Citation analyses with reference to a more detailed document type, to the scientific genre, and to the psychological sub-disciplines of the most frequently cited references in the psychology publications from the German-speaking countries published in 2009, 2010, and 2011 were possible with the help of the meta-data available in PSYNDEX. Regarding frequency, books and book chapters are represented almost as equally in the top-cited references as journal articles. Two-thirds of the top-cited references are not empirical publications (most frequently these are literature overviews/reviews and handbooks/textbooks); only one-third are empirical publications (mainly empirical field studies). This result on the publication success of different publication genres in psychology differs from that presented by Johnston et al. (2013) for the publication success in economics. The results of Johnston et al. (2013, p. 1023) indicate, “that empirical papers attract more citation success than theoretical studies”, a finding that is actually contrary to our scientometric results for psychology.
An a posteriori hypothesis for our results on the lower citation success of empirical publications in psychology may be the interpretation that empirical studies (in psychology) try to contribute to the solving of empirical problems or—at best—solve such a problem but nevertheless frequently conclude that “further research is needed”. This original empirical study will be cited in some (but rather few) subsequent empirical studies on the same research question, which—at best—advance the research and replace the earlier study, thus remaining only one link in a longer chain of empirical studies (perhaps with some historiographical significance), and in the reference lists of the following publications (maybe with the exceptions of some classics in empirical research). On the contrary, non-empirical publications (i.e., especially literature reviews, overviews, handbooks, and theoretical studies) describe, structure, integrate, and evaluate research in a broader problem domain where, at best, such publications identify significant topics for research, describe research deficits, and motivate (more or less) innovative research in a wider problem domain. This actually results in higher citation success, because many later publications can have direct access to the conclusions made in these non-empirical publications.
The results show that the top-cited references stem particularly from clinical psychology, experimental psychology, as well as from research on tests, testing and psychometrics. This covaries only partially with the size of the sub-disciplines’ scientific community in terms of personnel and research funding resources as well as publication media. Contrasts of the expected relative frequencies, which are computed with reference to the complete publication output of a sub-discipline and its proportion of indexed documents recorded in PSYNDEX with the observed relative frequencies in the top-cited reference lists, show that publications on clinical psychology, educational psychology, personality psychology, and research on social processes and social issues appear less frequently in the top-cited references than would be expected. This is contrary for the relative frequency of references given to publications on experimental psychology, on research on tests and psychometrics as well as on psychology publications on statistics and mathematics.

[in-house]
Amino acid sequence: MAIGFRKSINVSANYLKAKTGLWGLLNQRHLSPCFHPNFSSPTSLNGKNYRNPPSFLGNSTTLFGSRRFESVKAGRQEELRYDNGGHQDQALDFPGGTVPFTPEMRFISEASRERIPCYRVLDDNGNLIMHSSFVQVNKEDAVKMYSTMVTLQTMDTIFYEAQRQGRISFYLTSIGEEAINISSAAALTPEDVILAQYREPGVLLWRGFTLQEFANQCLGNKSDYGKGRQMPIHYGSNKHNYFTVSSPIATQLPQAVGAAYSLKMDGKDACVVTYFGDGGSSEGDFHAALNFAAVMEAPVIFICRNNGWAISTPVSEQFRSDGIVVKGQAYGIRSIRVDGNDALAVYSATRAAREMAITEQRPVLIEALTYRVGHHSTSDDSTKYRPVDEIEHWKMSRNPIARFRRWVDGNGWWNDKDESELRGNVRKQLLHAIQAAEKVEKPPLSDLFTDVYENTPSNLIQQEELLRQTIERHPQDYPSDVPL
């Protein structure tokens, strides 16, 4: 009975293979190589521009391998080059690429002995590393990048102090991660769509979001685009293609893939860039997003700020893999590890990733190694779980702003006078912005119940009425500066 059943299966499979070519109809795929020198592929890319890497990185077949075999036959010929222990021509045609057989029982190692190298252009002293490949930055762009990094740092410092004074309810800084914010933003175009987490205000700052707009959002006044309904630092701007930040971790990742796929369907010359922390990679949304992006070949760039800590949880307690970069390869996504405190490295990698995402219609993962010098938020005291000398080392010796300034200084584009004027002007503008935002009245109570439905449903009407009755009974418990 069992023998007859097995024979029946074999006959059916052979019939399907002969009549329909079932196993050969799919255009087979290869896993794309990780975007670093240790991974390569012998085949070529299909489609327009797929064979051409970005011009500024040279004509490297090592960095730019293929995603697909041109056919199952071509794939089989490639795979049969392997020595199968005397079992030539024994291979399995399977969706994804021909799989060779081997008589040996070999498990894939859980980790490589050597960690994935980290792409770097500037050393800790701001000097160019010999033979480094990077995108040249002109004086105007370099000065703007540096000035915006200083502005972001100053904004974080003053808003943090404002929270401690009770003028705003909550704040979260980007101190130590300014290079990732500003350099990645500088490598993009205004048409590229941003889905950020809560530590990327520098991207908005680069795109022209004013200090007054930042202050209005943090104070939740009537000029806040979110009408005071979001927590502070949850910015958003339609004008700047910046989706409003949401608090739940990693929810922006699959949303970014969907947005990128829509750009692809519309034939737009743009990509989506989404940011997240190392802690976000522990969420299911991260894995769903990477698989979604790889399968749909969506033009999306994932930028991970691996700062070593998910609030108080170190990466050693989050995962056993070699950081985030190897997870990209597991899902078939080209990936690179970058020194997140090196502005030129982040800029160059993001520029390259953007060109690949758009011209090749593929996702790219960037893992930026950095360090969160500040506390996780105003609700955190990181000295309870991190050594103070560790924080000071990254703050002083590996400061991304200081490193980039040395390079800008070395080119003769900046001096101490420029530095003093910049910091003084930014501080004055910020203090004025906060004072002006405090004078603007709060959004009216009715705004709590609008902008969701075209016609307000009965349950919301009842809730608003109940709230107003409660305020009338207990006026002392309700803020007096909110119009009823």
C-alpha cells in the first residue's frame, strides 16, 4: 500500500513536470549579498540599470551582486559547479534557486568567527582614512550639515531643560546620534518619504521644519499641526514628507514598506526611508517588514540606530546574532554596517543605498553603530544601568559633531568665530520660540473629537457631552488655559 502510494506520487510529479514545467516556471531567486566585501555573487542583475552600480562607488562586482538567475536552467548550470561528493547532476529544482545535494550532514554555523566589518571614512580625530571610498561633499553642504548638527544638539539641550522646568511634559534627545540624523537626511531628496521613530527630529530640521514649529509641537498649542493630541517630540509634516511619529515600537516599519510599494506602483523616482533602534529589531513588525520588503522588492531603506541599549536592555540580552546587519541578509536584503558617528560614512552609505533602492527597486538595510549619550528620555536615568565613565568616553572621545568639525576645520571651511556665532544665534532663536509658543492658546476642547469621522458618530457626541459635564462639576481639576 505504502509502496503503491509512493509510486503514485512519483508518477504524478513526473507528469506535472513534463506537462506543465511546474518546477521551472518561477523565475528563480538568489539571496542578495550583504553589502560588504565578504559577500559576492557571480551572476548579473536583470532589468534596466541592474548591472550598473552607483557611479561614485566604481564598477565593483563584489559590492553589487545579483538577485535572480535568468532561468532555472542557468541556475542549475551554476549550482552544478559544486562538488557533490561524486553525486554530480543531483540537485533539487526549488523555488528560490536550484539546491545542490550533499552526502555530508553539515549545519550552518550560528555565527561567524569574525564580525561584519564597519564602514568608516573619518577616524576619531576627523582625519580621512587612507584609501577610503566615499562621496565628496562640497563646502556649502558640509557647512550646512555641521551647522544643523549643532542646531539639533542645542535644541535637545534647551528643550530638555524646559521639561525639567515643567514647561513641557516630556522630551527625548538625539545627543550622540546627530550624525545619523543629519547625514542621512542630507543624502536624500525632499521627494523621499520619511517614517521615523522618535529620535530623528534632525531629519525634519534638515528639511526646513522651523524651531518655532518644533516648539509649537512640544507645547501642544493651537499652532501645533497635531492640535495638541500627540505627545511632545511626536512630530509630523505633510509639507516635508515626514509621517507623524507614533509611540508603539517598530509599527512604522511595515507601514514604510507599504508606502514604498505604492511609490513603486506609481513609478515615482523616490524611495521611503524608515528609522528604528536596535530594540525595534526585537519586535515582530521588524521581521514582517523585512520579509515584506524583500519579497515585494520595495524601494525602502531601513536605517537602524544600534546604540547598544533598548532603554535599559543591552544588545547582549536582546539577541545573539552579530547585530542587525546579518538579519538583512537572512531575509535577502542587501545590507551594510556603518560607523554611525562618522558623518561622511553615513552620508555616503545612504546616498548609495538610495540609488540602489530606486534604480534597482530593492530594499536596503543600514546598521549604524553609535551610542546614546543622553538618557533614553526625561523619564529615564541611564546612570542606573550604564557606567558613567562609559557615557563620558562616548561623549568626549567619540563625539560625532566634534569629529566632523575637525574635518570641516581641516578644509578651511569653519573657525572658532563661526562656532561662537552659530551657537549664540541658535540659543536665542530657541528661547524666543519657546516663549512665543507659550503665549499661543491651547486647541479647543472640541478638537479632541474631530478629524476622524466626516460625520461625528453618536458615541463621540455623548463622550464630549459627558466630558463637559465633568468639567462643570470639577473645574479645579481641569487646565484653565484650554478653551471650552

In summary, the results points to the fact that citation analyses, which are limited to journal papers, neglect very high proportions of references that are cited in scientific and scholarly publications. The same is valid for databases that concentrate on books and chapters—at least in psychology publications from the German-speaking countries. Professional—and perhaps special databases for scientific disciplines—databases with high quality control and high coverage of the publications and their complete reference lists are required for serious and reliable citation analyses, which result in fair evaluations of the citation success of scientists, research teams, institutions and nations. Such scientometric results will be accepted with a higher probability in the scientific community.
The focus on journals when using WoS or Scopus as databases for citation analysis in psychology not only misses a large part of publication output but the most important one: While books and book chapters account for 30 % percentage of the publication output in psychology, 52 % of the highly cited documents are books or book chapters. Hence, books and book chapters are still an important document type that must not be neglected. If evaluation focuses only on journal articles, most of the highly cited, i.e., important, works are not taken into account.
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Krampen, G., Weiland, P. & Wiesenhütter, J. Citation success of different publication types: a case study on all references in psychology publications from the German-speaking countries (D–A–CH–L–L) in 2009, 2010, and 2011. Scientometrics 104, 827–840 (2015). https://doi.org/10.1007/s11192-015-1573-y